Russia Blows Up Key Bridge, Cutting Potential Syevyerodonetsk Escape Route
By RFE/RL June 12, 2022
Heavy fighting and shelling are raging around Syevyerodonetsk and Lysychansk in eastern Ukraine, with local officials saying Russian forces destroyed a bridge linking the twin cities, cutting off a potential escape route for civilians and soldiers.
Serhiy Hayday, the military governor for the Luhansk region, said on June 12 that Russian forces had blown up the second of three bridges linking besieged Syevyerodonetsk with larger Lysychansk across the Siverskiy Donets River.
Hayday said street-by-street fighting was taking place in Syevyerodonetsk as Ukrainian defenders desperately held on against powerful Russian armor and infantry advances.
Hayday said Ukrainian forces remained in control of Syevyerodonetsk's industrial area and a chemical plant, where hundreds of civilians are sheltering from the Russian shelling.
Despite the desperate situation, Ukrainian President Volodymyr Zelenskiy remained defiant, saying in a national address that Ukrainian forces had prevented Russian troops from quickly overrunning eastern Ukraine.
"Remember how in Russia, in the beginning of May, they hoped to seize all of the [eastern Ukrainian region of] Donbas?" Zelenskiy said. "It's already the 108th day of the war, already June. Donbas is holding on."
Syevyerodonetsk has been the focal point of recent fighting that Kyiv has said could determine the outcome of the war, which began on February 24 with Russia's unprovoked, full-scale invasion of Ukraine.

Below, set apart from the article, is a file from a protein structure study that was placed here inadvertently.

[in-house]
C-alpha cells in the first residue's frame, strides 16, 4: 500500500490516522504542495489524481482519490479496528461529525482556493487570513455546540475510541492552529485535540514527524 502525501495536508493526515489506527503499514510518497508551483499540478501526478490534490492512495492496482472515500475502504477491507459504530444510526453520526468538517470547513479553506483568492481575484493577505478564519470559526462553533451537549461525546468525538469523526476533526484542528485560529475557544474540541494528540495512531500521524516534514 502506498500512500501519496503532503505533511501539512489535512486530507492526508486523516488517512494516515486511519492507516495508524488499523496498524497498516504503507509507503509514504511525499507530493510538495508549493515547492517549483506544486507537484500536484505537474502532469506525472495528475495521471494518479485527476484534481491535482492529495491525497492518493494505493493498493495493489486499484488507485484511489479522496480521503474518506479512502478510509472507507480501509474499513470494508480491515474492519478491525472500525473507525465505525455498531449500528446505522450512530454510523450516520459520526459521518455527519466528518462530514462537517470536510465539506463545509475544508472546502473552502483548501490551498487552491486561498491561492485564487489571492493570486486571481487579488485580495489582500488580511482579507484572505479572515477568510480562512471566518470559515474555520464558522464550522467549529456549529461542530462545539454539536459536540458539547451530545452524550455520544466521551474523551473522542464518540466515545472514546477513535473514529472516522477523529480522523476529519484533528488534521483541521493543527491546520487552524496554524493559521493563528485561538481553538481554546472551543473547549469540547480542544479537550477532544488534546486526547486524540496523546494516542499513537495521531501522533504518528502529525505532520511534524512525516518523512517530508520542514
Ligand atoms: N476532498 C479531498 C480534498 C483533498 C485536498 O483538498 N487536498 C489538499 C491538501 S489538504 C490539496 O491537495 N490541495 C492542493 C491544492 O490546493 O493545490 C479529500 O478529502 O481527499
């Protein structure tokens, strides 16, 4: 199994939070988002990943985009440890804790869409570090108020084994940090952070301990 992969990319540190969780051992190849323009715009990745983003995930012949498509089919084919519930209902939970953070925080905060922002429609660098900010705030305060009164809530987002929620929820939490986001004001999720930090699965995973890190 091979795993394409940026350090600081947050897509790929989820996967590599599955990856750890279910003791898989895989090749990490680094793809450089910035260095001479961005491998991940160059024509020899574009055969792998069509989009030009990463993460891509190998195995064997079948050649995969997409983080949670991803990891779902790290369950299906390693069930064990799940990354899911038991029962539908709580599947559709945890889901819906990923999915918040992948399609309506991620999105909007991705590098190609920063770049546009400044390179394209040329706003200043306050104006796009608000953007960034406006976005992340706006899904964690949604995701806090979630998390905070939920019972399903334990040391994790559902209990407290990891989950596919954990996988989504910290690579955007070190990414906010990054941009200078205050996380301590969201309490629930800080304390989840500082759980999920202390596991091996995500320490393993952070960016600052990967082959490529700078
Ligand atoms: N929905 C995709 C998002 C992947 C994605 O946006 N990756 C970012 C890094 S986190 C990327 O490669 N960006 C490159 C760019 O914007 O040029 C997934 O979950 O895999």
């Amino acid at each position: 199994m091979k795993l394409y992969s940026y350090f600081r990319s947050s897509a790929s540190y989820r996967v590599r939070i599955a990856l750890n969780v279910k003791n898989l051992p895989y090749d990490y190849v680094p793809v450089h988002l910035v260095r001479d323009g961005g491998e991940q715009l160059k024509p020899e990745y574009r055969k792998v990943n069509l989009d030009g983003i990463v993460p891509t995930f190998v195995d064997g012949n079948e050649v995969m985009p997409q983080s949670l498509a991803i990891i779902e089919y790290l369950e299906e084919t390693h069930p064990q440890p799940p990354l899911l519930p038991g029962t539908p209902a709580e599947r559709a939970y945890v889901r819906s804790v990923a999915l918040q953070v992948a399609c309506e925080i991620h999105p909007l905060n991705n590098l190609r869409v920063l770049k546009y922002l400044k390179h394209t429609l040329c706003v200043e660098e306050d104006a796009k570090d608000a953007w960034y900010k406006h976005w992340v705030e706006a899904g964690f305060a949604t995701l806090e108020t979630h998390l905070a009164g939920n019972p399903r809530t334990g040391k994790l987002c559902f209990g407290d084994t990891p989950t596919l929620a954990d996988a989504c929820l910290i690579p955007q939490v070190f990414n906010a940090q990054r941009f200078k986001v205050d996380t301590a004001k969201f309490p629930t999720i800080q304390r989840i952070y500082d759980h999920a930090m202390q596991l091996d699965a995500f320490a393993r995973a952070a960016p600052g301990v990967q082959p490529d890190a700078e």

The city itself has been blasted into ruins by the shelling and fighting, with the situation resembling conditions seen at the southern port of Mariupol, which fell to Russian forces after a long, bloody battle in late May.
Hayday said the destruction of the bridge across the Siverskiy Donets River leaves just one transit route remaining to allow a potential evacuation of civilians and a withdrawal of troops from Syevyerodonetsk to Lysychansk.
An explosion hit the Azot nitrogen chemical plant in Syevyerodonetsk on June 11, and fires were burning there into the evening. Hayday said hundreds of people were sheltering at the plant.
Moscow-backed separatist fighters, meanwhile, said they had surrounded the plant and claimed that Ukrainian defenders were trapped there.
"All escape routes are cut off for them," Rodion Miroshnik, a separatist official in the Luhansk region, wrote on Telegram.